ListN Up: Lidiya Yankovskaya (April 1, 2022)

ListN Up is a weekly series of artist-curated playlists that offer an intimate sonic portrait of contemporary artists by showcasing the diverse and stylistically varied music that influences their creative practice. 

Russian-American conductor Lidiya Yankovskaya is a fiercely committed advocate for Russian masterpieces, operatic rarities, and contemporary works on the leading edge of classical music. She has conducted more than 40 world premieres, including 16 operas, and her strength as a visionary collaborator has guided new perspectives on staged and symphonic repertoire from Carmen and Queen of Spades to Price and Prokofiev. Her daring performances before and amid the pandemic earned recognition from the Chicago Tribune, which praised her as “the very model of how to survive adversity, and also how to thrive in it,” while naming her 2020 Chicagoan of the Year.

In a world that’s progressively more divided and more polarized, we need music more than ever before. One of the things I’ve been considering a lot lately is how music can foster dialogue – by telling stories, by transporting us into a different place, a different culture, a different sense of time, a different point in history. All of the selections that I chose for today’s playlist are selections that relate to storytelling or conveying some great idea. Perhaps ideas are stories that are too hard to put into words. Words have limitations, words have biases, words limit us in the way in which we can be transported into that story. In this music, some of the music includes words, but the music itself makes us go into somebody else’s skin or somebody else’s shoes – or perhaps makes us reconsider something that we think we understand. I hope that you will enjoy all of these works as much as I do. All of them are by composers whom I love dearly and admire. Many of these are pieces I have worked on in the past few years. All of them are works that move me greatly every time I hear or perform them.

Terra Nostra by Stacy Garrop, performed by Sarah Gartshore, Betany Coffland, Steven Soph, David Govertson, and the Champaign-Urbana Symphony Orchestra (Internationale (1989 Edition), conductor)

An oratorio for our time. An epic ode to humanity and to nature.

“Catchin’ Snakes at Burkett’s Creek” from Taking Up Serpents by Kamala Sankaram and Jerre Dye, performed by Chicago Opera Theater (Lidiya Yankovskaya, conductor)

An opera that travels to Appalachia and digs into the real America, exploring religion, family, and faith. The story is both exceptionally specific and entirely universal. The music, while living in a distinct and contemporary context, transports us to Appalachia through shape-note singing and a twangy electric guitar.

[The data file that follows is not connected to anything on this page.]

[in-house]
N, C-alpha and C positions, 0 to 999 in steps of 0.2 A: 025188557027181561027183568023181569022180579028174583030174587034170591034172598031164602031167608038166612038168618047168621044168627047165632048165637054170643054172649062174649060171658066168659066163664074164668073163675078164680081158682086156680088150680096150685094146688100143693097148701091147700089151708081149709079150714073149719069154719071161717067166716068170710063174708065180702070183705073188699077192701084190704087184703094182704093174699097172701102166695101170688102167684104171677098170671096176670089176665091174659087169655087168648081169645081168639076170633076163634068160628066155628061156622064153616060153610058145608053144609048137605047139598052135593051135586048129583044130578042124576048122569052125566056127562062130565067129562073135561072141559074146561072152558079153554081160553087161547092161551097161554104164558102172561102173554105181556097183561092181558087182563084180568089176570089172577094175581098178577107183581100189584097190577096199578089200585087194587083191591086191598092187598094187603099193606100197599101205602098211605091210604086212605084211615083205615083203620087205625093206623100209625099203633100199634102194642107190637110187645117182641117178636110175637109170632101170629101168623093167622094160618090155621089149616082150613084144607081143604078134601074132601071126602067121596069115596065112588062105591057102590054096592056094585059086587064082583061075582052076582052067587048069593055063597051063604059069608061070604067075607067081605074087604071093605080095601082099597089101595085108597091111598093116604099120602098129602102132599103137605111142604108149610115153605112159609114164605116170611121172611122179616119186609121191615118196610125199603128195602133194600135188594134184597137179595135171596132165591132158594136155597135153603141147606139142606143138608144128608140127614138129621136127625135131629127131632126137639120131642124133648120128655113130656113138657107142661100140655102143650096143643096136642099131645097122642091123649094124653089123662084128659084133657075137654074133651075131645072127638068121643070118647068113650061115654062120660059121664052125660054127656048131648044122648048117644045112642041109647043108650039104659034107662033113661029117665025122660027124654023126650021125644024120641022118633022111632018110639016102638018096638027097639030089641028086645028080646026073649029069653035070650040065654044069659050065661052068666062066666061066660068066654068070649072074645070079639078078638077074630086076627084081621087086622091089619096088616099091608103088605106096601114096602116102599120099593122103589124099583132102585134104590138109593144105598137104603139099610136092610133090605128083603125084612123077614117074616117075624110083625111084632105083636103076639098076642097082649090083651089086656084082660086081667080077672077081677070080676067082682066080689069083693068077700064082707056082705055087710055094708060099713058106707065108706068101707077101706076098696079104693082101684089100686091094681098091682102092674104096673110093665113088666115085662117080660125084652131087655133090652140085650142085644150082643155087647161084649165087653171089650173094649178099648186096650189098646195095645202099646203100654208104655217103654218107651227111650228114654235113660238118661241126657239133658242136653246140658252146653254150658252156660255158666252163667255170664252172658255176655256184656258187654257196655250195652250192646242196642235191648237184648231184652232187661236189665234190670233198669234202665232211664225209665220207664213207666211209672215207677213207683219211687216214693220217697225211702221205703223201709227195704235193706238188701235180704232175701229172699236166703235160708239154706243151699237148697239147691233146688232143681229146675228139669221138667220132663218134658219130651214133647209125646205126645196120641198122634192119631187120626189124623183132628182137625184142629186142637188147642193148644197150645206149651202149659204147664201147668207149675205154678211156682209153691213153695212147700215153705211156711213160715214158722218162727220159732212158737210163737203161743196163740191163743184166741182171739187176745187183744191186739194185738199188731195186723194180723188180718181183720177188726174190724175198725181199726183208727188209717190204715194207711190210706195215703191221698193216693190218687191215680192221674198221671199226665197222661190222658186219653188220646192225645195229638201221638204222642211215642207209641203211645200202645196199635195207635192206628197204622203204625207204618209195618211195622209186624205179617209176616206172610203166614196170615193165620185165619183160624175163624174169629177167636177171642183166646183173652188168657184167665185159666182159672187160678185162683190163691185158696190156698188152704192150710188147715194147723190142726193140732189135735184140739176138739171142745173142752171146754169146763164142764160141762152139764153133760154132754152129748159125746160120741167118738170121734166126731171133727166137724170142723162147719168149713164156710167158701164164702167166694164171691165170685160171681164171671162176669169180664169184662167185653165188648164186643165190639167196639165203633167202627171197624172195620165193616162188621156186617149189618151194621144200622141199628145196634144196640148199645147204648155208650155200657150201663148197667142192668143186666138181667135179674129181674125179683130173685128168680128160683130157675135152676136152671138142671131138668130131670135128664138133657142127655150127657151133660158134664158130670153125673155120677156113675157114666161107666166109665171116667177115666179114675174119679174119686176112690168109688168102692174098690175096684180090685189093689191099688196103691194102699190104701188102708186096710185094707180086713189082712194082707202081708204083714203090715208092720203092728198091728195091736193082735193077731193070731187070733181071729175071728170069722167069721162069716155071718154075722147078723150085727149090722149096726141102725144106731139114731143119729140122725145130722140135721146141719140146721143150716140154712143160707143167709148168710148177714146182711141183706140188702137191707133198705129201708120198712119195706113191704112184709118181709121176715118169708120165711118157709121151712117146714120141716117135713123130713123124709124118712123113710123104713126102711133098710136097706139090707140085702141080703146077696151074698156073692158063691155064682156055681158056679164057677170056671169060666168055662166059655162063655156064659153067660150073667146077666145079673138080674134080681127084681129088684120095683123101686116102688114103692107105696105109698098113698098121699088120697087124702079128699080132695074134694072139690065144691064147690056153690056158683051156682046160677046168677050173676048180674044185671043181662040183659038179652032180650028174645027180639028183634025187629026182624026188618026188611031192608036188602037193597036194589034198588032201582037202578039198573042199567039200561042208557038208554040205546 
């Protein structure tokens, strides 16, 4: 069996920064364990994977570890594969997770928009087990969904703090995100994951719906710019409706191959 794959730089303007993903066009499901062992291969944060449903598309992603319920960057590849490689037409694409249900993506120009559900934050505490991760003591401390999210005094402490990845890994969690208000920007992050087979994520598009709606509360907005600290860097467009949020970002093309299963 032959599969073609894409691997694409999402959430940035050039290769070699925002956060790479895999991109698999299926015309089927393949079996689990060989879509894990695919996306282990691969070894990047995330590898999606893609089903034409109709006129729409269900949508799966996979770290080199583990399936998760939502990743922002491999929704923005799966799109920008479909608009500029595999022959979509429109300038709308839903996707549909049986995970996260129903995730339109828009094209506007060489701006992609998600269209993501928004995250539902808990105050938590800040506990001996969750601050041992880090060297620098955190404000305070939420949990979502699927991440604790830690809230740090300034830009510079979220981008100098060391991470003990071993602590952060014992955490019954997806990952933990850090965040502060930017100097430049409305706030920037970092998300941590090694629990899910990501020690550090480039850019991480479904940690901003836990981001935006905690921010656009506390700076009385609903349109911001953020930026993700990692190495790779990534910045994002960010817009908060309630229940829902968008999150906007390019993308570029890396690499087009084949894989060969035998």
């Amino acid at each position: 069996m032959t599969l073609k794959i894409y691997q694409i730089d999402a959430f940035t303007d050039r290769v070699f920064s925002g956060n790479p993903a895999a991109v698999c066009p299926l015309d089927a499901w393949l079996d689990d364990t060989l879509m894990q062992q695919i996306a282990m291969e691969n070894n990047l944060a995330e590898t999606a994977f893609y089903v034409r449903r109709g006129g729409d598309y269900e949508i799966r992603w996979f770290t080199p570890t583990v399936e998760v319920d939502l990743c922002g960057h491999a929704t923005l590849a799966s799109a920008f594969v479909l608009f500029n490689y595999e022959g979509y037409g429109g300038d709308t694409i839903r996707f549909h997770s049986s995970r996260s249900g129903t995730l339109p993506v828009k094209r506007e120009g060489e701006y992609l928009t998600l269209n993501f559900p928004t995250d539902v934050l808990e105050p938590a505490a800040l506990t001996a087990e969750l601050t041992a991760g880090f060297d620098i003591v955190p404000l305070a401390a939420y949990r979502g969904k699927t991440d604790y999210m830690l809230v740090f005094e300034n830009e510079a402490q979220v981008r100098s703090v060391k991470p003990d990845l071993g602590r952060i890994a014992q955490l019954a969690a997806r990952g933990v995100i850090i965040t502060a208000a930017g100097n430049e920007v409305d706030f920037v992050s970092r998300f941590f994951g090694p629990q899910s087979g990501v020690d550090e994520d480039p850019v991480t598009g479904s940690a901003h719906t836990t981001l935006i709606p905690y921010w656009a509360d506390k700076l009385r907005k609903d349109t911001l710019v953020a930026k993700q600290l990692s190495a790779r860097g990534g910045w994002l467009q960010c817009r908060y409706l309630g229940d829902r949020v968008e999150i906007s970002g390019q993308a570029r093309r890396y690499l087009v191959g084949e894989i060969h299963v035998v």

“Internationale (1989 Edition)” from An Atlas of Time by Wang Lu, performed by Boston Modern Orchestra Project (Gil Rose, conductor)

An exploration of sound, time, and place. A musical story of a life spanning two sides of the globe.

Samaagam by Amjad Ali Khan, performed by the Refugee Orchestra Project (Lidiya Yankovskaya, conductor)

An incredible combination of European and Indian classical music — a rare instance whereby two cultures are brought together in a way that fully celebrates both traditions and the endless possibilities of uniting and communicating through music.

“Cave of Wonders” from The Life and Death(s) of Alan Turing by Justine F. Chen and David Simpatico, performed by Jonathan MichieJonas Hacker, and the Orchestra of Chicago Opera Theater (Lidiya Yankovskaya, conductor)

The opera explores society’s cruel and petty destruction of one of the greatest minds in history. Here, Turing is young, in love, and full of intricate ideas and hope for the future.

“Ford’s Farm, 1896” from Alternative Energy by Mason Bates, performed by the San Francisco Symphony (Michael Tilson Thomas, conductor)

Where has technology brought us, and where will it bring us next? Incorporating electronics and found car parts, we travel from the creation of the first Model T to a future planet Earth, completely transformed by climate change.

Two Black Churches by Shawn Okpebholo, performed by Will Liverman and Paul Sanchez

One of the most powerful art songs I’ve heard in recent years. Sung exquisitely by Will Liverman.

“Death to Moby-Dick” from Moby-Dick by Jake Heggie and Gene Scheer, performed by Chicago Opera Theater (Lidiya Yankovskaya, conductor)

One of the greatest operatic masterpieces, by two of the greatest operatic creators of all time.

“Leonie’s Aria” from Freedom Ride by Dan Shore, performed by Whitney Morrison and Josh Quinn

Soprano Whitney Morrison slays this performance. The opera is full of show-stopping arias that explore the endless bravery of the young people who stood up against Jim Crow, despite the terrible costs.

Concerto Grosso by Errollyn Wallen, performed by the Chineke! Orchestra

Errollyn Wallen is someone who tells stories through so much of her music — uniting traditional forms with opera, theater, and cross-disciplinary art. Interestingly, this is one of her rare works that is not directly imbedded in storytelling, and yet it still brings us on an emotional journey — isn’t that what a story is all about?


I CARE IF YOU LISTEN is an editorially-independent program of the American Composers Forum, funded with generous donor and institutional support. Opinions expressed are solely those of the author and may not represent the views of ICIYL or ACF. 

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